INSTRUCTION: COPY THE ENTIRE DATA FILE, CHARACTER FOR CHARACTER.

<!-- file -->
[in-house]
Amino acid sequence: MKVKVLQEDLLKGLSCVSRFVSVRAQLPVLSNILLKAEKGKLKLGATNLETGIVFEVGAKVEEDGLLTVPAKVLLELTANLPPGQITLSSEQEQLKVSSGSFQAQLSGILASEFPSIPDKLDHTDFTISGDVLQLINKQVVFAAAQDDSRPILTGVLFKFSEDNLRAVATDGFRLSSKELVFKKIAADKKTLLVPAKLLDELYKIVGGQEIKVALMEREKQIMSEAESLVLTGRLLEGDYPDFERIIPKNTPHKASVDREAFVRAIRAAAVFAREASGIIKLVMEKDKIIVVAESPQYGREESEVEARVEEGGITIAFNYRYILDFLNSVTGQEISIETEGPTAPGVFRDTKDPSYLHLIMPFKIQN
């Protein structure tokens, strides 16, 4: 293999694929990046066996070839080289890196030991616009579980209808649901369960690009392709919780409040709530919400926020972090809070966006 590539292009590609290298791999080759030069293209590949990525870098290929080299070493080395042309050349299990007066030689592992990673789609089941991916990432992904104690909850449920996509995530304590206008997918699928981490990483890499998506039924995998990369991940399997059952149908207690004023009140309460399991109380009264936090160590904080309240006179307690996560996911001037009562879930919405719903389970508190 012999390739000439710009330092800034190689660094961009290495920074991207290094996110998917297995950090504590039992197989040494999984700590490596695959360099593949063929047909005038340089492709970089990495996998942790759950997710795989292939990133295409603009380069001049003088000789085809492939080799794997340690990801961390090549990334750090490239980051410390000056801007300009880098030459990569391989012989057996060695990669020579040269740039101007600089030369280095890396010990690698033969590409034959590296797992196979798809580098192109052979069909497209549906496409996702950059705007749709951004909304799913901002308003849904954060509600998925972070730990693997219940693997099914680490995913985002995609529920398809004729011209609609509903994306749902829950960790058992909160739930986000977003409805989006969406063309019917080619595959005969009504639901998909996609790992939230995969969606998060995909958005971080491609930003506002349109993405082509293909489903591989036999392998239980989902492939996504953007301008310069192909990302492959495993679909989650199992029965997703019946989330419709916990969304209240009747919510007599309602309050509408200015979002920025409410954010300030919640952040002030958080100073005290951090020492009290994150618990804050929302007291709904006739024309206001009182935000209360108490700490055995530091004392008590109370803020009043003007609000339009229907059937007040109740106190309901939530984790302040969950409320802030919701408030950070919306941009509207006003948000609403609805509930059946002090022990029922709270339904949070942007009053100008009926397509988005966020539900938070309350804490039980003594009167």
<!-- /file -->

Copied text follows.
[in-house]
Amino acid sequence: MKVKVLQEDLLKGLSCVSRFVSVRAQLPVLSNILLKAEKGKLKLGATNLETGIVFEVGAKVEEDGLLTVPAKVLLELTANLPPGQITLSSEQEQLKVSSGSFQAQLSGILASEFPSIPDKLDHTDFTISGDVLQLINKQVVFAAAQDDSRPILTGVLFKFSEDNLRAVATDGFRLSSKELVFKKIAADKKTLLVPAKLLDELYKIVGGQEIKVALMEREKQIMSEAESLVLTGRLLEGDYPDFERIIPKNTPHKASVDREAFVRAIRAAAVFAREASGIIKLVMEKDKIIVVAESPQYGREESEVEARVEEGGITIAFNYRYILDFLNSVTGQEISIETEGPTAPGVFRDTKDPSYLHLIMPFKIQN
């Protein structure tokens, strides 16, 4: 293999694929990046066996070839080289890196030991616009579980209808649901369960690009392709919780409040709530919400926020972090809070966006 590539292009590609290298791999080759030069293209590949990525870098290929080299070493080395042309050349299990007066030689592992990673789609089941991916990432992904104690909850449920996509995530304590206008997918699928981490990483890499998506039924995998990369991940399997059952149908207690004023009140309460399991109380009264936090160590904080309240006179307690996560996911001037009562879930919405719903389970508190 012999390739000439710009330092800034190689660094961009290495920074991207290094996110998917297995950090504590039992197989040494999984700590490596695959360099593949063929047909005038340089492709970089990495996998942790759950997710795989292939990133295409603009380069001049003088000789085809492939080799794997340690990801961390090549990334750090490239980051410390000056801007300009880098030459990569391989012989057996060695990669020579040269740039101007600089030369280095890396010990690698033969590409034959590296797992196979798809580098192109052979069909497209549906496409996702950059705007749709951004909304799913901002308003849904954060509600998925972070730990693997219940693997099914680490995913985002995609529920398809004729011209609609509903994306749902829950960790058992909160739930986000977003409805989006969406063309019917080619595959005969009504639901998909996609790992939230995969969606998060995909958005971080491609930003506002349109993405082509293909489903591989036999392998239980989902492939996504953007301008310069192909990302492959495993679909989650199992029965997703019946989330419709916990969304209240009747919510007599309602309050509408200015979002920025409410954010300030919640952040002030958080100073005290951090020492009290994150618990804050929302007291709904006739024309206001009182935000209360108490700490055995530091004392008590109370803020009043003007609000339009229907059937007040109740106190309901939530984790302040969950409320802030919701408030950070919306941009509207006003948000609403609805509930059946002090022990029922709270339904949070942007009053100008009926397509988005966020539900938070309350804490039980003594009167």